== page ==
But surprisingly, the amount of water content stored on land in the Earth actually changes the gravity field of where you are by a significant, measurable amount. Over land, water is stored in lakes, rivers, aquifers, soil moisture, snow and glaciers. Even a change of just a few centimeters in the water table of an area can be clearly discerned by our best space-borne mission: NASA's twin Gravity Recovery and Climate Experiment (GRACE) satellites.

Since its 2002 launch, GRACE has seen the water-table-equivalent of the United States (and the rest of the world) change significantly over that time. Groundwater supplies are vital for agriculture and provide half of the world's drinking water. Yet GRACE has seen California's central valley and the southern high plains rapidly deplete their groundwater reserves, endangering a significant portion of the nation's food supply. Meanwhile, the upper Missouri River Basin—recently home to severe flooding—continues to see its water table rise.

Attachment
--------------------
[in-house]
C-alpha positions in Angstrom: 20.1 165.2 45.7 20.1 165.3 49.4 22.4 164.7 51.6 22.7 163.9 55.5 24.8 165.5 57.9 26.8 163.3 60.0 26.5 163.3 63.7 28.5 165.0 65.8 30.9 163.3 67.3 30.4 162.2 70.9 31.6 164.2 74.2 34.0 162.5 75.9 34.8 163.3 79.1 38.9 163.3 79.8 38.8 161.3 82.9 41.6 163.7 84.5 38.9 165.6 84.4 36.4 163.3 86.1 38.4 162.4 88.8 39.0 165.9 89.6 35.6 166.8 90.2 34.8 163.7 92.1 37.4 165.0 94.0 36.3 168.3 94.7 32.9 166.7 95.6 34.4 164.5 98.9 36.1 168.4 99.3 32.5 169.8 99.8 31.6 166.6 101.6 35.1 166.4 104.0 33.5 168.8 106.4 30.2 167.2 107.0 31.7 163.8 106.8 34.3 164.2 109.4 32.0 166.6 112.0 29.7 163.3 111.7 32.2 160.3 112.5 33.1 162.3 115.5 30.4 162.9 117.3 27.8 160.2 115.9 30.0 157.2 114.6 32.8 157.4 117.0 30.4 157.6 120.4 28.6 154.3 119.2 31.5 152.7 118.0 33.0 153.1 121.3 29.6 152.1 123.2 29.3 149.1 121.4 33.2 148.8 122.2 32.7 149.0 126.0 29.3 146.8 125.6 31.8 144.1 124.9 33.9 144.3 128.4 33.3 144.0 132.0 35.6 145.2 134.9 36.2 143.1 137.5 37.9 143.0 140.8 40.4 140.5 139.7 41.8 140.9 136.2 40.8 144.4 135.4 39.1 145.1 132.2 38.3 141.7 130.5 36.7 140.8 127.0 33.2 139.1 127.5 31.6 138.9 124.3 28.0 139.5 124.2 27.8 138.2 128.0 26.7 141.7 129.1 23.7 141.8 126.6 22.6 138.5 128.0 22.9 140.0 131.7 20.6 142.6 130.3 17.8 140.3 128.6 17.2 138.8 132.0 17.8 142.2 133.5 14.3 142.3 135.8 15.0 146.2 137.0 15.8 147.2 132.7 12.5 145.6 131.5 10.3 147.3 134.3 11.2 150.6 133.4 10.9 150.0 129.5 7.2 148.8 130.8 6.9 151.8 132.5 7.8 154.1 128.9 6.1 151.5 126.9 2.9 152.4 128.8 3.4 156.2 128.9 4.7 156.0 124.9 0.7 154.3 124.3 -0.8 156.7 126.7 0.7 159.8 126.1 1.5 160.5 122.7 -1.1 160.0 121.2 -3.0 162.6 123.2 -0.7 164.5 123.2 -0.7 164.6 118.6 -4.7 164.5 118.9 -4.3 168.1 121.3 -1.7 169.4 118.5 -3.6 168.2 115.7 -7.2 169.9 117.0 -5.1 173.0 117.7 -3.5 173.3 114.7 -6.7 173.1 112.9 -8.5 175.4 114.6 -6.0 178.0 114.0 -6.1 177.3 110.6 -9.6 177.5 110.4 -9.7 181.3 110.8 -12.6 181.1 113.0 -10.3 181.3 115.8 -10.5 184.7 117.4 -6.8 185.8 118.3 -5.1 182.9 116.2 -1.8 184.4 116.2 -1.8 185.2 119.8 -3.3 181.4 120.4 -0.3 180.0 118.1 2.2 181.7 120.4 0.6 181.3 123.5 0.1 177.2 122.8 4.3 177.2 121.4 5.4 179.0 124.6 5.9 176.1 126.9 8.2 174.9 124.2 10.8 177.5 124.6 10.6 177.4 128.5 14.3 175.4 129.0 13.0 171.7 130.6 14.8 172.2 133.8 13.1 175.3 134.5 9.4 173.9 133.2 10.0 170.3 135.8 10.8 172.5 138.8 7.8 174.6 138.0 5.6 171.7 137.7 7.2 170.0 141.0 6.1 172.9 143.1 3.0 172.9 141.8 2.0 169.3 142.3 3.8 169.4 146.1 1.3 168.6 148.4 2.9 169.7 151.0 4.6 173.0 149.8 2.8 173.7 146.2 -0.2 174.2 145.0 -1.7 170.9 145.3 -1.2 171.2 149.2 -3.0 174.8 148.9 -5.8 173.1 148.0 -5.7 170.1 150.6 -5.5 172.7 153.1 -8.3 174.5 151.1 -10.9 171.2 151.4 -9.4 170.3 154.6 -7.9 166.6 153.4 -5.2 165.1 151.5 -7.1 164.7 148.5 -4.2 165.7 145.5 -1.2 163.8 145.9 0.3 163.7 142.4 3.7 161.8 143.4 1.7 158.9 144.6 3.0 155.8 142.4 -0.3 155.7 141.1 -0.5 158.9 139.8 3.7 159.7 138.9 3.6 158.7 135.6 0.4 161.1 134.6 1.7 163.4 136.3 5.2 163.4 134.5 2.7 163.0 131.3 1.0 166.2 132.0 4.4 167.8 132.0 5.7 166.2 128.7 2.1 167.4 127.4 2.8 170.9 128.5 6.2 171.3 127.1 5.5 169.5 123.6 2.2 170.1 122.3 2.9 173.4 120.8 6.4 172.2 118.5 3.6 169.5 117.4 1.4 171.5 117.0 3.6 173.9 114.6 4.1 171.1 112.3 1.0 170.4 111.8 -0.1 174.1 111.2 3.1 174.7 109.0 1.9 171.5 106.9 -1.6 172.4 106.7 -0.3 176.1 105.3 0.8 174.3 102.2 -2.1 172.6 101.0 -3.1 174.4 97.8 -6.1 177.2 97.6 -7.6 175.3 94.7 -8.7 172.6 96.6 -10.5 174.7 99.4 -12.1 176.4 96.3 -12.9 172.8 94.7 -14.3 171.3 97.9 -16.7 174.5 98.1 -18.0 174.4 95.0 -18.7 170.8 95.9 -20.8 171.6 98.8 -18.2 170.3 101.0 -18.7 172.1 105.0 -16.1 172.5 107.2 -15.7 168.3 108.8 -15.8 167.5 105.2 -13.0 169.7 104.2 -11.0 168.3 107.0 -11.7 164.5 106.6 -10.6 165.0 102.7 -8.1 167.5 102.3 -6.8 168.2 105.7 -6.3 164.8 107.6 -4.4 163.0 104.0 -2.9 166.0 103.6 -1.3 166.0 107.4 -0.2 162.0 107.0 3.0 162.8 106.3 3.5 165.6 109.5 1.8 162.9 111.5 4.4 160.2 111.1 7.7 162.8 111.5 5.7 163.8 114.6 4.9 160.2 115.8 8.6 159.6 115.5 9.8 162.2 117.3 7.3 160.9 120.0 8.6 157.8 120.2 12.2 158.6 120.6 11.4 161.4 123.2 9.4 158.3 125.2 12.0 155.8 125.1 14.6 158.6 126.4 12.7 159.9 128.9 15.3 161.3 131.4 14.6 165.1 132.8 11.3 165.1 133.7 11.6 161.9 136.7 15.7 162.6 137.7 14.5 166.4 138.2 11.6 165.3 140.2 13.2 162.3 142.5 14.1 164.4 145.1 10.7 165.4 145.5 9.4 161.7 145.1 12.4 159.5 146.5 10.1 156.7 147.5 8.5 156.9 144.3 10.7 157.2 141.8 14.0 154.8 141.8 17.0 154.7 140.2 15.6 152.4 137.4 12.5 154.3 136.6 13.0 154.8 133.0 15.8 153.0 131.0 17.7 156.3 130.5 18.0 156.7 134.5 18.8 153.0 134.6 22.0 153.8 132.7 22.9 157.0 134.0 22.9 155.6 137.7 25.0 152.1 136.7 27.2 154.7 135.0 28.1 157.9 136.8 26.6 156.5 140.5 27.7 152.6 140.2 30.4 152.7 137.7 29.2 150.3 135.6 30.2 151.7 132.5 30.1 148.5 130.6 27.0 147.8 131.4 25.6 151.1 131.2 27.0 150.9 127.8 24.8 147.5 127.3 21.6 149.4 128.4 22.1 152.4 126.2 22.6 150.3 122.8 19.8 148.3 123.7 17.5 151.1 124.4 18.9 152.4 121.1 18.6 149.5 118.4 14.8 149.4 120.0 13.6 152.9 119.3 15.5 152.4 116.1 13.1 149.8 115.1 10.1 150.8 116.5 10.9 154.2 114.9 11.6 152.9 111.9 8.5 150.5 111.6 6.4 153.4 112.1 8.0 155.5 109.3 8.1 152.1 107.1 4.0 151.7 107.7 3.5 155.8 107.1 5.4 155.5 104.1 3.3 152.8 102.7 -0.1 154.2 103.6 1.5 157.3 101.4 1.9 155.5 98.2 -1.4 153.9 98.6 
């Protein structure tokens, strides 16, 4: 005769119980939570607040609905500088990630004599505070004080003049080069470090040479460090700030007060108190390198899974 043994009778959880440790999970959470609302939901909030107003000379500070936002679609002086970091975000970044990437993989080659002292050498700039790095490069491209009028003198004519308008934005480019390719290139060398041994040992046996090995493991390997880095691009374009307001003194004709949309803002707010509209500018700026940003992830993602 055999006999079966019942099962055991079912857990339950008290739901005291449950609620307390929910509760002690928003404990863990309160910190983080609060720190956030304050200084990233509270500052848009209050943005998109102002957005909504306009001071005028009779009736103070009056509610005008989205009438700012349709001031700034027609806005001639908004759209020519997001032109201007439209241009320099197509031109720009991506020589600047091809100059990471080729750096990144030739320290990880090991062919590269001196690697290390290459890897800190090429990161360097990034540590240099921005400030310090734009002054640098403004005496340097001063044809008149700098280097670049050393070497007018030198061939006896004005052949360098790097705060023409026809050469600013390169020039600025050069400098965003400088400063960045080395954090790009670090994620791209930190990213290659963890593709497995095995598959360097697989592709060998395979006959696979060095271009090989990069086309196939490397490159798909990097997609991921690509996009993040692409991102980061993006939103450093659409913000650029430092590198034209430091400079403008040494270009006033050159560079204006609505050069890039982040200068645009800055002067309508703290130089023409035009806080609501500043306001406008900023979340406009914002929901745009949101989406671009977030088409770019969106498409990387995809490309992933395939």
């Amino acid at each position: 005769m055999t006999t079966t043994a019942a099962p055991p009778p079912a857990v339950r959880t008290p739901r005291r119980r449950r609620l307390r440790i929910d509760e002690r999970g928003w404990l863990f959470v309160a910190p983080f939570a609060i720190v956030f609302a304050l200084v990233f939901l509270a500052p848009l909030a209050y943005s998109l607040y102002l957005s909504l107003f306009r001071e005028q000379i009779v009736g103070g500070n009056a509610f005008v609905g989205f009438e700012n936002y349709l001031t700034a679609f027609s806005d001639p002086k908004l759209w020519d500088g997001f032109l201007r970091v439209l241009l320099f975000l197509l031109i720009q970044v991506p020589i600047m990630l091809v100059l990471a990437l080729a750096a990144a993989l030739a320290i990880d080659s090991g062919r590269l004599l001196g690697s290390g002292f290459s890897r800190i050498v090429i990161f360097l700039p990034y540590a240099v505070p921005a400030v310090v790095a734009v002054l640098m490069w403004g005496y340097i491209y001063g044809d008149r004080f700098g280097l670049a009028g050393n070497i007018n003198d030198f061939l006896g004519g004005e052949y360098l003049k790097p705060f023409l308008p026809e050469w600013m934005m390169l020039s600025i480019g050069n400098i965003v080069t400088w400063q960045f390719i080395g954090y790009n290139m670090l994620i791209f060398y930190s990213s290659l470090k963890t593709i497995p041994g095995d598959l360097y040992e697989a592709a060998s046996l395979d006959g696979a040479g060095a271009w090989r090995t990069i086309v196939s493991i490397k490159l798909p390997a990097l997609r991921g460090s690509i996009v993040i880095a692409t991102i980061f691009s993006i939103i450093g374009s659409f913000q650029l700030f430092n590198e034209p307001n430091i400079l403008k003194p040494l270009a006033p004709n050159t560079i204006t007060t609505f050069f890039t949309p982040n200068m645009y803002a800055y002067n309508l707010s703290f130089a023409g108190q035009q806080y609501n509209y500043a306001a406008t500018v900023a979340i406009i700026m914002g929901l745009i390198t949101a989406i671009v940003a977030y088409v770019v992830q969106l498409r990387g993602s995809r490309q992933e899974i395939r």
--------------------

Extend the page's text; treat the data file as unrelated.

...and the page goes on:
NASA's GRACE satellites are the only pieces of equipment currently capable of making these global, precision measurements, providing our best knowledge for mitigating these terrestrial changes. Thanks to GRACE, we've been able to quantify the water loss of the Colorado River Basin (65 cubic kilometers), add months to the lead-time water managers have for flood prediction, and better predict the impacts of droughts worldwide. As NASA scientist Matthew Rodell says, "[W]ithout GRACE we would have no routine, global measurements of changes in groundwater availability. Other satellites can’t do it, and ground-based monitoring is inadequate." Even though the GRACE satellites are nearing the end of their lives, the GRACE Follow-On satellites will be launched in 2017, providing us with this valuable data far into the future. Although the climate is surely changing, it's water availability, not sea level rise, that's the largest near-term danger, and the most important aspect we can work to understand!

Learn more about NASA’s GRACE mission here:

Kids can learn al about launching objects into Earth’s orbit by shooting a (digital) cannonball on NASA’s Space Place website. Check it out at:

Image credit: NASA Earth Observatory image by Jesse Allen, using GRACE data provide courtesy of Jay Famigleitti, University of California Irvine and Matthew Rodell, NASA Goddard Space Flight Center. Caption by Holli Riebeek.